Non JavaScript dependent scaffolding solution for record deletion

Hello,

The generated scaffold relies on Javascript enabled to be able to
delete a record, which prevents anyone with JavasScript disabled to
delete it.

I've hacked a solution with a delete action in one of my projects,
which works nicely, and cleanly. Basically, the link still have
Javascript which will work if enabled, but the url of the link goes to
a delete action, with a form that confirms the user wants to delete
(instead of a Javascript prompt).

Only took 3 new controller lines, 6 new view lines, 1 changed view
line, and a route :member.

Is this something that people would like to see in Rails 3?

Regards
Kieran

I'd vote NO. Scaffolding isn't about providing a cross-browser solution with graceful degradation. It's about giving you a temporary structure you can lean your app against while building it. By the time you want to launch the app, scaffolding should be replaced by code you built yourself. I don't have anything against doing things the way you propose, but I'd rather scaffolding stay as minimal and simple as possible. Every line of code in the scaffolding bears a maintenance cost, and it seems better to keep it easy to upgrade than make it feature-complete for end-users.

Hey Josh.

Thanks for your comments.

I'd vote NO. Scaffolding isn't about providing a cross-browser solution with graceful degradation.

Perhaps not, but isn't it better to have applications that do and to
promote graceful degredation?

And even if the scaffolding doesn't get changed, the code to support a
delete action by default would still be a good thing, rather than
adding a collection to each resources route.

It's about giving you a temporary structure you can lean your app against while building it.

Most of my code still uses scaffolded controller code (only added
lines to it, didn't take away).

By the time you want to launch the app, scaffolding should be replaced by code you built yourself.

For the views and tests, sure. But the base of the model and
controllers likely stay the whole way through app development (at
least, this has been the case with a project I'm working on at the
moment).

I don't have anything against doing things the way you propose, but I'd rather scaffolding stay as minimal and simple as possible.

When it comes down to it, it's only 3 controller lines and a view
file.

Every line of code in the scaffolding bears a maintenance cost

Shouldn't be much though right? How often does the scaffolding code
change per release since 2.1?

Regards
Kieran

I think this is something that is always annoying.
Namely I have to reinvent a convention to handle this.

Something like "pre_delete" with a GET
- this is just a proper delete form
and "delete" with a DELETE
- this does the delete

but I think we deserve to have this baked into rails.

I think it'd be cool if;
GET /posts/delete mapped to the "pre-delete" action
DELETE /posts/delete mapped to the "delete action"

thereby,
with a "link_to "delete", :method => :delete"
you automatically fall back when javascript is disabled.

Boom.

I am in favor of a standard delete action, analagous to new and edit. I
can’t think of a good reason not to have it–it shows good practice and
isn’t exactly a new concept. We have new and edit as HTML precursor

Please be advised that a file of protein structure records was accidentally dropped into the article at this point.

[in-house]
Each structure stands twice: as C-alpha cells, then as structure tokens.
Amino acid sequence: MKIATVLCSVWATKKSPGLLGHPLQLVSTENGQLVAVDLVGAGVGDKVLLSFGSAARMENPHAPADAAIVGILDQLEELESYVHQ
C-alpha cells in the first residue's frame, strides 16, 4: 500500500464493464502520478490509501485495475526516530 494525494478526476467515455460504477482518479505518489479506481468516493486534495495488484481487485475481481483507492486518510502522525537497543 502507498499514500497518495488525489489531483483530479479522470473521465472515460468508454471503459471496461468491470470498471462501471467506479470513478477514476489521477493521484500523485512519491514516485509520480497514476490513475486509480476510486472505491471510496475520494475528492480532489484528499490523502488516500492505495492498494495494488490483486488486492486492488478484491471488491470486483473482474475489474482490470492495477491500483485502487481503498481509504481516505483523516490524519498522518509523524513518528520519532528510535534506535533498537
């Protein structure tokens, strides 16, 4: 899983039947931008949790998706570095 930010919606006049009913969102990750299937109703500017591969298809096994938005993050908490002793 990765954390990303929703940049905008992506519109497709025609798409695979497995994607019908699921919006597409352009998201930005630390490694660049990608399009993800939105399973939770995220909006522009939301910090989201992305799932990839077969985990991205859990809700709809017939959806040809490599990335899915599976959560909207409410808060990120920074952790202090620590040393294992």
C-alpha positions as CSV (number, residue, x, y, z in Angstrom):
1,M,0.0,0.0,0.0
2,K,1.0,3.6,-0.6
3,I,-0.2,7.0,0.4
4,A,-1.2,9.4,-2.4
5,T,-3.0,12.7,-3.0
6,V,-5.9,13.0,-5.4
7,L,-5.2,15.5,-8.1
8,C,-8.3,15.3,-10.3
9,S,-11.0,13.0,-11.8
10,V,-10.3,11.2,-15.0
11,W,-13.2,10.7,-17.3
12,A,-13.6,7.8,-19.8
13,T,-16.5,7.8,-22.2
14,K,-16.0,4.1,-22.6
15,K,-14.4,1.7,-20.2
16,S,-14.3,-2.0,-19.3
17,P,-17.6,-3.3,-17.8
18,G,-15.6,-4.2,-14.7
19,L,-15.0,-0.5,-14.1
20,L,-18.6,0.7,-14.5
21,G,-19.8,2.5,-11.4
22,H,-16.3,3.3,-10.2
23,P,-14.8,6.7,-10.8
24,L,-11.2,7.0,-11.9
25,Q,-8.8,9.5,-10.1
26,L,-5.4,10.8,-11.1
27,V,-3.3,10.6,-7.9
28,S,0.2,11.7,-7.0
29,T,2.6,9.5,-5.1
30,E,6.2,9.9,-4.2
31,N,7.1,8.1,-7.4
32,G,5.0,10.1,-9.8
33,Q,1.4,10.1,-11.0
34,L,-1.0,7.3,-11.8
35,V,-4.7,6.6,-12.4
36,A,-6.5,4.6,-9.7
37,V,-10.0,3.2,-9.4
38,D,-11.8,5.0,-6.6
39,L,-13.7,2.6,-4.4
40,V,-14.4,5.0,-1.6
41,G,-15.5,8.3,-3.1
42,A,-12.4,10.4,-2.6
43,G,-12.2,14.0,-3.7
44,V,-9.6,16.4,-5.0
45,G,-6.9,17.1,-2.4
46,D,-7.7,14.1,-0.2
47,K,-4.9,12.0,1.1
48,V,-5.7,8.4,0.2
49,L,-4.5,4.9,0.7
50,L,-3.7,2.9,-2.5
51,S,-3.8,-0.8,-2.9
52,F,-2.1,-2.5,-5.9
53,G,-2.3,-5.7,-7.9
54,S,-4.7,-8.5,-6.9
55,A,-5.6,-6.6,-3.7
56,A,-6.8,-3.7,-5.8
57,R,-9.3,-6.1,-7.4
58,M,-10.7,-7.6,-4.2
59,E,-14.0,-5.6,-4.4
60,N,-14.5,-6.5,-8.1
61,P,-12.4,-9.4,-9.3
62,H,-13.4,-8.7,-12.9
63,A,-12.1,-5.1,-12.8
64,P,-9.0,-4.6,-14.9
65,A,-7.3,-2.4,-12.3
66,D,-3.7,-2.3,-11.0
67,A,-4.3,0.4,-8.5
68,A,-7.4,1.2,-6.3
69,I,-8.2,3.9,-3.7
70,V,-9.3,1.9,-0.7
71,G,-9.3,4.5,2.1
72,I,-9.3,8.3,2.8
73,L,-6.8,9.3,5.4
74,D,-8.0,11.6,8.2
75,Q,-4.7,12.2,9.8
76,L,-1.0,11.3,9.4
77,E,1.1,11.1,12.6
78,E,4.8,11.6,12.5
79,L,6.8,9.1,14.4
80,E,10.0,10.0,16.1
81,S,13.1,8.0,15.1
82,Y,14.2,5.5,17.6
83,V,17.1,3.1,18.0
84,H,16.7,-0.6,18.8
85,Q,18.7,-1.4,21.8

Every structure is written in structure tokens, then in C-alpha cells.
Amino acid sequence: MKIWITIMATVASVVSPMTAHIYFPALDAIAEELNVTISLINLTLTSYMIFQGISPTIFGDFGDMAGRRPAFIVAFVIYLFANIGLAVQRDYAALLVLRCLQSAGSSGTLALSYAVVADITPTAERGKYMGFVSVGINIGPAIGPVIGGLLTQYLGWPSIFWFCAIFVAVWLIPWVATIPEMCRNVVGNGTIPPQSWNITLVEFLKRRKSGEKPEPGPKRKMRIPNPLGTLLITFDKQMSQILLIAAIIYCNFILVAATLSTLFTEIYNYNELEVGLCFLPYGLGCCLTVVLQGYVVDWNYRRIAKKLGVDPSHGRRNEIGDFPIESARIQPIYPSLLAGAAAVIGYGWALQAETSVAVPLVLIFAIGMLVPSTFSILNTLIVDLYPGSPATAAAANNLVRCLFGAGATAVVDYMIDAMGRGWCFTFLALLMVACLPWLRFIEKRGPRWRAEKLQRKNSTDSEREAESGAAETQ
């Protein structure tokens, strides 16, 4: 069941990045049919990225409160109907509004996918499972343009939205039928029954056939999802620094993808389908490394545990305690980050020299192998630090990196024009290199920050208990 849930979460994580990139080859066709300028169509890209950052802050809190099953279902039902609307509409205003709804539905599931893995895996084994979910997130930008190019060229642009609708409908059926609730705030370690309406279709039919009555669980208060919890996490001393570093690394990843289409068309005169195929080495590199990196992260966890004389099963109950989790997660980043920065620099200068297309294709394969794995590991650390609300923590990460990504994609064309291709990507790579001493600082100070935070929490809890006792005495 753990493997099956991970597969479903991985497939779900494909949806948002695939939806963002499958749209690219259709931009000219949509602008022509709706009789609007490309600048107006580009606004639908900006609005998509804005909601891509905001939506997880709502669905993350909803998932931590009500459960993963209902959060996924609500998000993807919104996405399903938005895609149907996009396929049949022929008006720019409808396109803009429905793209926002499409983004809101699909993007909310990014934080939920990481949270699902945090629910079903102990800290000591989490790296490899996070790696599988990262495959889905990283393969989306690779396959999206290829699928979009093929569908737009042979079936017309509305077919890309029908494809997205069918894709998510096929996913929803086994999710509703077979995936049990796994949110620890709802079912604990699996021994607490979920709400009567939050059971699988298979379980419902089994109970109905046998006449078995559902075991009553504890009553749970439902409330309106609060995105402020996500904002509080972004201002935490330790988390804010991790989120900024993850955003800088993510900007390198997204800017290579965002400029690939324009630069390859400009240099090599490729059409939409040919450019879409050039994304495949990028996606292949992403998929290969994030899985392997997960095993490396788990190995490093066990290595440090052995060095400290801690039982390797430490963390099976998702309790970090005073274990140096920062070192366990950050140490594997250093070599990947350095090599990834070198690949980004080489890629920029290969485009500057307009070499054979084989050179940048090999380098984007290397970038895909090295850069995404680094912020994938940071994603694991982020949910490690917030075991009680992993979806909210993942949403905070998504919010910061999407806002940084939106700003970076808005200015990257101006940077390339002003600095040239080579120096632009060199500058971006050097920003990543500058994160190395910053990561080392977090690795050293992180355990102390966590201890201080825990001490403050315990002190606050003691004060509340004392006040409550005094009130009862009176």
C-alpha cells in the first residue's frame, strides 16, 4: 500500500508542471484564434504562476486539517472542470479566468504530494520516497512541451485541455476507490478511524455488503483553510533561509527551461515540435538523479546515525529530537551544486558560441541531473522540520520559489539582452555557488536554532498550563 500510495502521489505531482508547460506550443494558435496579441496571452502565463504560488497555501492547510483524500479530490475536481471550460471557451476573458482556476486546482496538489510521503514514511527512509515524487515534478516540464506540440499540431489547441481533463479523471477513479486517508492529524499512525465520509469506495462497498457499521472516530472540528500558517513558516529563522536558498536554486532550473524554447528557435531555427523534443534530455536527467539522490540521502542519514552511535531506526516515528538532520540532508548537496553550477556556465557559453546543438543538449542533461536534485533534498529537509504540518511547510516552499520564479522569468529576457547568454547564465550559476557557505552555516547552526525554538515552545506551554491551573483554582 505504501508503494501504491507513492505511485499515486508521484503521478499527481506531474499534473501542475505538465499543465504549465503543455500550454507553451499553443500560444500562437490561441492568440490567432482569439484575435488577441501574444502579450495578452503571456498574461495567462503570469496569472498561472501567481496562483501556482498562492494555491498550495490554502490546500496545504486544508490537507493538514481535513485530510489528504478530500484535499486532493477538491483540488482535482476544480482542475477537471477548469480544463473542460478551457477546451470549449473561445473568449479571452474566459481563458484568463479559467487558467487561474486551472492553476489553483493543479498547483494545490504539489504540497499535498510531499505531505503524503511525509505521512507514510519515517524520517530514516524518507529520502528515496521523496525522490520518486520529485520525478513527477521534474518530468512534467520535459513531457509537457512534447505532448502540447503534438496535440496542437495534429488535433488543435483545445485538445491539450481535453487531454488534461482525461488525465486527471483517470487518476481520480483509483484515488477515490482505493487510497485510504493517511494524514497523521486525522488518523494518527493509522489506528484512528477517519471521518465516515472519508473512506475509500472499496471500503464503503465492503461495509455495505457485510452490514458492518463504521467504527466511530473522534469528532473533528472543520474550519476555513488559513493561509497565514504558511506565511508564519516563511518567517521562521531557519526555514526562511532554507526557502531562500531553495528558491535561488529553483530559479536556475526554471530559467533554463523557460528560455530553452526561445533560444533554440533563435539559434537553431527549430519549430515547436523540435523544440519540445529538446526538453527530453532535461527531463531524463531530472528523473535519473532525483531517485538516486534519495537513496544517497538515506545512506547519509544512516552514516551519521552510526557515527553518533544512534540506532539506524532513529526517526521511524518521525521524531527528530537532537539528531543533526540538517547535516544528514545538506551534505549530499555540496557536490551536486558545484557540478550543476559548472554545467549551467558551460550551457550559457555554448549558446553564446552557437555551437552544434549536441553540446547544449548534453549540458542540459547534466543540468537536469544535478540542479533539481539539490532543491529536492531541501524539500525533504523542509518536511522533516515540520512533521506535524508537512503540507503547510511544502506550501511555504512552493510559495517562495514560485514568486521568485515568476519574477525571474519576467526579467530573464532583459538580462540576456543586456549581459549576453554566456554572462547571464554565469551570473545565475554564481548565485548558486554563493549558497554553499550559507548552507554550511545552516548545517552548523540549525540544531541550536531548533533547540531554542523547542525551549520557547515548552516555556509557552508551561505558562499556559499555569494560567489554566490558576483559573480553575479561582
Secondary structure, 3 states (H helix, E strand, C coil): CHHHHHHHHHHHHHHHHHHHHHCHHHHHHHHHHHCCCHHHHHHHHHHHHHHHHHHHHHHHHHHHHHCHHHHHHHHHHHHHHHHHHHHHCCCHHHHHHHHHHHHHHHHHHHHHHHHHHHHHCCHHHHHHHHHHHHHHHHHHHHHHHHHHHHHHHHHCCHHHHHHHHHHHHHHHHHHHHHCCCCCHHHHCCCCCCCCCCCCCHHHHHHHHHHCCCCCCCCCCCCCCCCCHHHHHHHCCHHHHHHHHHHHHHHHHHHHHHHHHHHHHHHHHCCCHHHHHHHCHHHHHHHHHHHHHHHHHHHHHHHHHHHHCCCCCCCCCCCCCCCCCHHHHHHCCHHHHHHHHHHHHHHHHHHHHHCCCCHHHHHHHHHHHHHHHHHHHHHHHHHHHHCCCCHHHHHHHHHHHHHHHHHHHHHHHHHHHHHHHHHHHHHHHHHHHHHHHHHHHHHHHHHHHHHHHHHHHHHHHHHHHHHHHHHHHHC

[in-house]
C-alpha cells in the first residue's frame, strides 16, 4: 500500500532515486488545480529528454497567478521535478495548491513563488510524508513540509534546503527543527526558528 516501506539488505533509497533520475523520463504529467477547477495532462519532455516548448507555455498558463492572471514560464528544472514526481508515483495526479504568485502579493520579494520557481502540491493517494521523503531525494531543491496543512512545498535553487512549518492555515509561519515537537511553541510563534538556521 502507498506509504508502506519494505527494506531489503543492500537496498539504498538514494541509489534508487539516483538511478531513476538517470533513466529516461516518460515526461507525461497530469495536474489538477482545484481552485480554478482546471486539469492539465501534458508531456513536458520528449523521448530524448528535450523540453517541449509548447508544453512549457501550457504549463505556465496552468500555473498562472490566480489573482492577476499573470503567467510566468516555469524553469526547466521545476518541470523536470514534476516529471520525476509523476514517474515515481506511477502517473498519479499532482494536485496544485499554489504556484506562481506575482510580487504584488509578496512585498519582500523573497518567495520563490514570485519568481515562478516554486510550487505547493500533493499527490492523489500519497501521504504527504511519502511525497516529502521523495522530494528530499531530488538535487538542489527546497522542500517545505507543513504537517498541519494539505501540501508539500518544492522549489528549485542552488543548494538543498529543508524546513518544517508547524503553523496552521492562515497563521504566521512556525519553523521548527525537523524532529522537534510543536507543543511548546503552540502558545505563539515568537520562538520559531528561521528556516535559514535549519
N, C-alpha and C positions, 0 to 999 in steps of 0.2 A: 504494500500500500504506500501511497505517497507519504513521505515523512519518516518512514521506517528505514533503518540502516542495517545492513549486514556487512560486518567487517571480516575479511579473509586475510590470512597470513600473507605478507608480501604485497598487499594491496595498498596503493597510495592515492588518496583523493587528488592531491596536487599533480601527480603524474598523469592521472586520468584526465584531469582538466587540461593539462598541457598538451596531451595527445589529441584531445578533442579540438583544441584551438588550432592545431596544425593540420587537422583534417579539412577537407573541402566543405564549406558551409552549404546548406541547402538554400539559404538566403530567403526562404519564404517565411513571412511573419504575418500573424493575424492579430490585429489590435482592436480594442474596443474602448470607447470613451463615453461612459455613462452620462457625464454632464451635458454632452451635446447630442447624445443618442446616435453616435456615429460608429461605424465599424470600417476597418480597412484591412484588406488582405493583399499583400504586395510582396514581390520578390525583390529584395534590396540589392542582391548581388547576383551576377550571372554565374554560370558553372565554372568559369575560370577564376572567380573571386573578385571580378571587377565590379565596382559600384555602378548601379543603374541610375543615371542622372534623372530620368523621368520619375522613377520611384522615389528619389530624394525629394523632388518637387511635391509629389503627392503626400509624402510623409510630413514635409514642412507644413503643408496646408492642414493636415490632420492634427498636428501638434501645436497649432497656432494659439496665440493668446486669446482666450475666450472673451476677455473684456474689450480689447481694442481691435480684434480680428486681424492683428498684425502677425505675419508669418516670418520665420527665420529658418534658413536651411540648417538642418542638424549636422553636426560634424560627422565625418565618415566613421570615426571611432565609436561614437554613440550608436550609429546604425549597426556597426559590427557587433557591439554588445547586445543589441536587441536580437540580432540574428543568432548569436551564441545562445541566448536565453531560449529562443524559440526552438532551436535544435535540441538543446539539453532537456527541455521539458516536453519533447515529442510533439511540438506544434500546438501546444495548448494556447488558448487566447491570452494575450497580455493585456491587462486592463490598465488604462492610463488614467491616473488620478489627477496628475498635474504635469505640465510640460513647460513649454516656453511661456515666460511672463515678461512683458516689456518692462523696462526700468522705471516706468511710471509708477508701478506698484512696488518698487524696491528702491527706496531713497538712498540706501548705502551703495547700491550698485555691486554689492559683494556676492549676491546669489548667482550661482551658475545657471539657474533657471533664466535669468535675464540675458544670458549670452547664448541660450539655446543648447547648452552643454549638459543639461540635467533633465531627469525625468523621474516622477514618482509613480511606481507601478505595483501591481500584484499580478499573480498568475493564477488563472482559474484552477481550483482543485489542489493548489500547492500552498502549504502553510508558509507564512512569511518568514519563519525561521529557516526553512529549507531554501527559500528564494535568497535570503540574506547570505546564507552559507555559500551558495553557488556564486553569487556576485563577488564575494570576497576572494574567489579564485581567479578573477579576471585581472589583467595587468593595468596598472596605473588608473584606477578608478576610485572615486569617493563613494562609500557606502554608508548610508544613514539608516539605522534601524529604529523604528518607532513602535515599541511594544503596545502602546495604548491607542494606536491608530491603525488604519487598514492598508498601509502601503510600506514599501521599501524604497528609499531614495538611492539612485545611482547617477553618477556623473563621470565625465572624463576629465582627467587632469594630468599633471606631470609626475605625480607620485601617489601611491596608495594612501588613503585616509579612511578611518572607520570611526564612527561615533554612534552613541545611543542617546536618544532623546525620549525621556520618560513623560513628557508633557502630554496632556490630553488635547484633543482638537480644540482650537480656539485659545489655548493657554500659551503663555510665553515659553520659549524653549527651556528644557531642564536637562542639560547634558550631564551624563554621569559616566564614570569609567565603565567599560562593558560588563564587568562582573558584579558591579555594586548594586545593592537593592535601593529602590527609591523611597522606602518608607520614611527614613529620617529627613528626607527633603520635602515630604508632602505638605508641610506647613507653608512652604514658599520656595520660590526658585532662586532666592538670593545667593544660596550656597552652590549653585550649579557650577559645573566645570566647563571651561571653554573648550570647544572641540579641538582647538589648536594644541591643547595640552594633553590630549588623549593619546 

actions for the POST and PUT verbs, why not delete as HTML precursor
for DELETE. One of the biggest wins of Rails is conventionality; when
you come into a new Rails app, you don’t have to wonder what the edit
action is called. Why not extend this to delete confirmation screens as
well?

– Yehuda

MatthewRudy wrote:

MatthewRudy wrote:


I think this is something that is always annoying.
Namely I have to reinvent a convention to handle this.
Something like "pre_delete" with a GET
- this is just a proper delete form
and "delete" with a DELETE
- this does the delete
but I think we deserve to have this baked into rails.
I think it'd be cool if;
GET /posts/delete mapped to the "pre-delete" action
DELETE /posts/delete mapped to the "delete action"

This doesn’t make sense. The normal HTTP convention would be:

DELETE /posts/1 to delete.

I like the idea of:

GET /posts/1/delete for a DELETE confirmation screen. You’d then have:

-1.

I am in favor of a standard delete action, analagous to new and edit. I
can't think of a good reason not to have it--it shows good practice and
isn't exactly a new concept.

It makes poor and slow UI.

We have new and edit as HTML precursor actions
for the POST and PUT verbs, why not delete as HTML precursor for DELETE. One
of the biggest wins of Rails is conventionality; when you come into a new
Rails app, you don't have to wonder what the edit action is called. Why not
extend this to delete confirmation screens as well?

When you edit/create - you don't just press one button. You enter a
good amount of data too. That's not true when you DELETE the record in
99.99% of the cases.

Pratik wrote:

-1.

+2

I am in favor of a standard delete action, analagous to new and edit. I
can't think of a good reason not to have it--it shows good practice and
isn't exactly a new concept.
It makes poor and slow UI.

Sure. Better than no UI, wouldn’t you say?

We have new and edit as HTML precursor actions
for the POST and PUT verbs, why not delete as HTML precursor for DELETE. One
of the biggest wins of Rails is conventionality; when you come into a new
Rails app, you don't have to wonder what the edit action is called. Why not
extend this to delete confirmation screens as well?
When you edit/create - you don't just press one button. You enter a
good amount of data too. That's not true when you DELETE the record in